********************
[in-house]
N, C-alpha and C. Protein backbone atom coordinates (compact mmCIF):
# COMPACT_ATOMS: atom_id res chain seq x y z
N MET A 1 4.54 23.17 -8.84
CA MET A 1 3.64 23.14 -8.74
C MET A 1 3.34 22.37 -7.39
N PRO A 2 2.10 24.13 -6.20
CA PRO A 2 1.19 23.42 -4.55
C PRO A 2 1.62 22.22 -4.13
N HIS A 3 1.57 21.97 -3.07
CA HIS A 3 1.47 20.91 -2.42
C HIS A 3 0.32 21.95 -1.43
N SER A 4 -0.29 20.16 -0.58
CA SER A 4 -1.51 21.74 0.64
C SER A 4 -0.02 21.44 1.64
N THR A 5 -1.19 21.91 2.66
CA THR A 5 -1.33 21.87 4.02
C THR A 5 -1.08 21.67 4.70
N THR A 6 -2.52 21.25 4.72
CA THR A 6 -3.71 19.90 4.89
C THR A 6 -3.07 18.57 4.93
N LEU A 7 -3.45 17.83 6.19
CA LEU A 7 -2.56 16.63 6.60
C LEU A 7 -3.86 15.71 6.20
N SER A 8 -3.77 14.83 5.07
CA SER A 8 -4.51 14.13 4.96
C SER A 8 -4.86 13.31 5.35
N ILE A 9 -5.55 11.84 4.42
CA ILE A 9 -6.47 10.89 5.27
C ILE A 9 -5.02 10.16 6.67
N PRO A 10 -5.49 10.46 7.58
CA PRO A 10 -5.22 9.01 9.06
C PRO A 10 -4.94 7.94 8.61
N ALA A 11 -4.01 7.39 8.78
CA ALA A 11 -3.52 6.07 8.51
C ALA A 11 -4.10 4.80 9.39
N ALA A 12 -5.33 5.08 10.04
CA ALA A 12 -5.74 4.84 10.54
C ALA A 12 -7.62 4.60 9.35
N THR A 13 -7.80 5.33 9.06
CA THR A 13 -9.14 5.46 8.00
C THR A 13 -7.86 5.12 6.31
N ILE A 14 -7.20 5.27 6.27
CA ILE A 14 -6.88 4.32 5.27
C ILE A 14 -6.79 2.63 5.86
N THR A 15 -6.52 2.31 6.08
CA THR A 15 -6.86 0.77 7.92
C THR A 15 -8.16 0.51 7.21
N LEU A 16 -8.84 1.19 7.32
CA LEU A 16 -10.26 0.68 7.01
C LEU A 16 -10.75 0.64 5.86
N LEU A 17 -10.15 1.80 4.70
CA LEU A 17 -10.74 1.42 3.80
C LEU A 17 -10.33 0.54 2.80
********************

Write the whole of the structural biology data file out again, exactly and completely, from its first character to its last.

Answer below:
[in-house]
N, C-alpha and C. Protein backbone atom coordinates (compact mmCIF):
# COMPACT_ATOMS: atom_id res chain seq x y z
N MET A 1 4.54 23.17 -8.84
CA MET A 1 3.64 23.14 -8.74
C MET A 1 3.34 22.37 -7.39
N PRO A 2 2.10 24.13 -6.20
CA PRO A 2 1.19 23.42 -4.55
C PRO A 2 1.62 22.22 -4.13
N HIS A 3 1.57 21.97 -3.07
CA HIS A 3 1.47 20.91 -2.42
C HIS A 3 0.32 21.95 -1.43
N SER A 4 -0.29 20.16 -0.58
CA SER A 4 -1.51 21.74 0.64
C SER A 4 -0.02 21.44 1.64
N THR A 5 -1.19 21.91 2.66
CA THR A 5 -1.33 21.87 4.02
C THR A 5 -1.08 21.67 4.70
N THR A 6 -2.52 21.25 4.72
CA THR A 6 -3.71 19.90 4.89
C THR A 6 -3.07 18.57 4.93
N LEU A 7 -3.45 17.83 6.19
CA LEU A 7 -2.56 16.63 6.60
C LEU A 7 -3.86 15.71 6.20
N SER A 8 -3.77 14.83 5.07
CA SER A 8 -4.51 14.13 4.96
C SER A 8 -4.86 13.31 5.35
N ILE A 9 -5.55 11.84 4.42
CA ILE A 9 -6.47 10.89 5.27
C ILE A 9 -5.02 10.16 6.67
N PRO A 10 -5.49 10.46 7.58
CA PRO A 10 -5.22 9.01 9.06
C PRO A 10 -4.94 7.94 8.61
N ALA A 11 -4.01 7.39 8.78
CA ALA A 11 -3.52 6.07 8.51
C ALA A 11 -4.10 4.80 9.39
N ALA A 12 -5.33 5.08 10.04
CA ALA A 12 -5.74 4.84 10.54
C ALA A 12 -7.62 4.60 9.35
N THR A 13 -7.80 5.33 9.06
CA THR A 13 -9.14 5.46 8.00
C THR A 13 -7.86 5.12 6.31
N ILE A 14 -7.20 5.27 6.27
CA ILE A 14 -6.88 4.32 5.27
C ILE A 14 -6.79 2.63 5.86
N THR A 15 -6.52 2.31 6.08
CA THR A 15 -6.86 0.77 7.92
C THR A 15 -8.16 0.51 7.21
N LEU A 16 -8.84 1.19 7.32
CA LEU A 16 -10.26 0.68 7.01
C LEU A 16 -10.75 0.64 5.86
N LEU A 17 -10.15 1.80 4.70
CA LEU A 17 -10.74 1.42 3.80
C LEU A 17 -10.33 0.54 2.80